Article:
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Silva Fennica 1926-1997
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Articles by Gernot Erber

Category: Research article

article id 10211, category Research article
Gernot Erber, Raffaele Spinelli. (2020). Timber extraction by cable yarding on flat and wet terrain: a survey of cable yarder manufacturer’s experience. Silva Fennica vol. 54 no. 2 article id 10211. https://doi.org/10.14214/sf.10211
Highlights: Survey of all European cable yarder manufacturers on flat-terrain yarding; Manufacturers are frequently contacted concerning flat-terrain yarding; Forest resource inaccessibility, regulatory and environmental considerations are most important motivations; Lack of clearance, tree stability and installation costs are major challenges; Mobile, self-anchoring tail spar is considered a chief adaptation; Cost-competitiveness with ground-based systems cannot be achieved without subsidies; Increasing environmental awareness and climate change present opportunity to expand flat-terrain cable yarding.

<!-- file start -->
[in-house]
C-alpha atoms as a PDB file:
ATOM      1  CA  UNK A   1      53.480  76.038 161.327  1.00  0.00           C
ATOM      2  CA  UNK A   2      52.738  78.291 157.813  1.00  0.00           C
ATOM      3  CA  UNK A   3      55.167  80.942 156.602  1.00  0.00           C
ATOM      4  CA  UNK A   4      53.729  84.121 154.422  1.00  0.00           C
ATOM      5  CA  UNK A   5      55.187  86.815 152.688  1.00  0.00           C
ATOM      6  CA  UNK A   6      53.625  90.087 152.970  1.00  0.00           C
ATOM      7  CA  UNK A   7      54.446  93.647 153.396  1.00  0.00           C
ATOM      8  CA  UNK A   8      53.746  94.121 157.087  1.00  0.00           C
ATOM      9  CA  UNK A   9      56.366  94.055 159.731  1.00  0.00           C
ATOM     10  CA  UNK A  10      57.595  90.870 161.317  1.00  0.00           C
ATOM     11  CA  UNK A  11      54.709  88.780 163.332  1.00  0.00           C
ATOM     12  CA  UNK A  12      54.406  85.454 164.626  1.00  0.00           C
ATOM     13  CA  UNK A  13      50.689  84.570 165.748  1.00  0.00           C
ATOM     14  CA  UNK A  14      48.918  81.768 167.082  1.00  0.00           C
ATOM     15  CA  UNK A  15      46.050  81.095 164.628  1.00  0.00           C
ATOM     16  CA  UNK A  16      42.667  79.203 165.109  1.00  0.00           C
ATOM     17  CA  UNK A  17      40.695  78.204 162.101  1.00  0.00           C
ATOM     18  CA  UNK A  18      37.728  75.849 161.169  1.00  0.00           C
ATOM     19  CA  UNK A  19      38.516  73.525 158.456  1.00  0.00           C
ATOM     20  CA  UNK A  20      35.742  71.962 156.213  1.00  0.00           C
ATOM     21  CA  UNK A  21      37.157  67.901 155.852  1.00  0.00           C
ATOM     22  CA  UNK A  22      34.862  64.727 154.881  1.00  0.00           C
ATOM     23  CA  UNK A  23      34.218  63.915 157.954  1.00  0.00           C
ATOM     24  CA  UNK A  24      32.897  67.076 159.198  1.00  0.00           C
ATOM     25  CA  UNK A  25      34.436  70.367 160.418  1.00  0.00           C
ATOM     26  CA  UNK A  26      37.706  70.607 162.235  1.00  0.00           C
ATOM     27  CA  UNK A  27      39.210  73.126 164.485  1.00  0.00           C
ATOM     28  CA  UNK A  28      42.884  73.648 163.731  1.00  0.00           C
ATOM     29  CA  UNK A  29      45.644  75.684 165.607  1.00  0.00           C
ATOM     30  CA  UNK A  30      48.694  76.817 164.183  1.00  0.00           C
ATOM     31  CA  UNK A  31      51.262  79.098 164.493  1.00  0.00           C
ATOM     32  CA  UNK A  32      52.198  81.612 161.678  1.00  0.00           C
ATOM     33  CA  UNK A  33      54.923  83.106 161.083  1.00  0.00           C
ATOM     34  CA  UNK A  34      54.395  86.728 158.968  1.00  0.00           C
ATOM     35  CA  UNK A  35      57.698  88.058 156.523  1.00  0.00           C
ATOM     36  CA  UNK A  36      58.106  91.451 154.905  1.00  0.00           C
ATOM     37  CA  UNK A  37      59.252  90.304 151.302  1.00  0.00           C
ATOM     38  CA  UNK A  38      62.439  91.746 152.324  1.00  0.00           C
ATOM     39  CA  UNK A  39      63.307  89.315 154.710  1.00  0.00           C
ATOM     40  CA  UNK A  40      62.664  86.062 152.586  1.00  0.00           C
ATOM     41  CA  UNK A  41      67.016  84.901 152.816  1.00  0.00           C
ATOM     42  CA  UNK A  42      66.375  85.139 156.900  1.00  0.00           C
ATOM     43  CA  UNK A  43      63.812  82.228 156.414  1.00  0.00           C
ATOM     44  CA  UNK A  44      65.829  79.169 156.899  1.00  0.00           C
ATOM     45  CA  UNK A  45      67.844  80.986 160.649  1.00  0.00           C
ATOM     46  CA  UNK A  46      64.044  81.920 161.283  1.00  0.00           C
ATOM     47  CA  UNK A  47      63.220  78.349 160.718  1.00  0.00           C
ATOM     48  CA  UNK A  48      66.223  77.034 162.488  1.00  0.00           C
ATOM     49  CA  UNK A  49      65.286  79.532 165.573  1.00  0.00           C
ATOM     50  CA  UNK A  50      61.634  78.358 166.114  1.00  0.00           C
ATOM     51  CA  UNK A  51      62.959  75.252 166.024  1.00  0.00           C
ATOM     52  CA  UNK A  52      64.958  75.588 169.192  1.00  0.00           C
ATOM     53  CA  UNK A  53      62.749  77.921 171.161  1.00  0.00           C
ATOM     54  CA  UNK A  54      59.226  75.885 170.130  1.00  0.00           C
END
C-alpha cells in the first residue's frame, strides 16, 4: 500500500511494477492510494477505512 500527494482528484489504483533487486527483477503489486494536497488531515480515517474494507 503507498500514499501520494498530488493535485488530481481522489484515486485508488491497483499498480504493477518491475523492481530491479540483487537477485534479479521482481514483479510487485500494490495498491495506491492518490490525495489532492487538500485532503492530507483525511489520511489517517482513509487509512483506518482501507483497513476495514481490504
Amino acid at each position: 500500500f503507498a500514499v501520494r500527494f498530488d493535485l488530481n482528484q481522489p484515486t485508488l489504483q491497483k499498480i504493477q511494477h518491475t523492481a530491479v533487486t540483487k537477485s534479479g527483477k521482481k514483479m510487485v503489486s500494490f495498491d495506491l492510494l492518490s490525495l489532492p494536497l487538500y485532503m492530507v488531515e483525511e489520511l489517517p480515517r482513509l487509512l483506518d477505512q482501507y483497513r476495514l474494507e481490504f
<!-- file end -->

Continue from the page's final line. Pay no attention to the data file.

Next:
Cable yarding is a general solution for load handling on sites not accessible to ground-based machinery, and is typically associated with steep terrain. On flat terrain, such conditions can primarily be found on soft or wet soils, most frequently encountered in Central and Northern European countries. Today, changed environmental and market conditions may offer an unprecedented opportunity to the actual implementation of cable yarding on flat terrain in commercial operations. The study goal was to collect cable yarder manufacturers experience regarding the use and adaption of cable yarding technology on flat terrain. European manufacturers of cable yarding technology were interviewed about customer experience, particular challenges, adaptation potential, future potential and main hurdles for the expansion of cable yarding on flat terrain. Almost all manufacturers have received requests for flat-terrain yarding technology solutions, primarily from Germany. Temporal or permanent inaccessibility, regulatory or environmental reasons were the most frequent motivation for considering cable yarding technology. Installation was considered particularly challenging (clearance, stable anchoring). Potential adaptations included higher towers, artificial anchors, mechanized bunching before extraction and un-guyed yarder-systems. An artificial, highly mobile, self-anchoring tail spar was considered the most useful adaptation. While concerned about limited profitability and qualified labour shortage, most manufacturers demonstrated a positive or neutral view concerning the expansion of cable yarding on flat terrain. However, cable yarding is not considered to be cost-competitive wherever ground-based systems can be employed and cable yarding is not subsidized.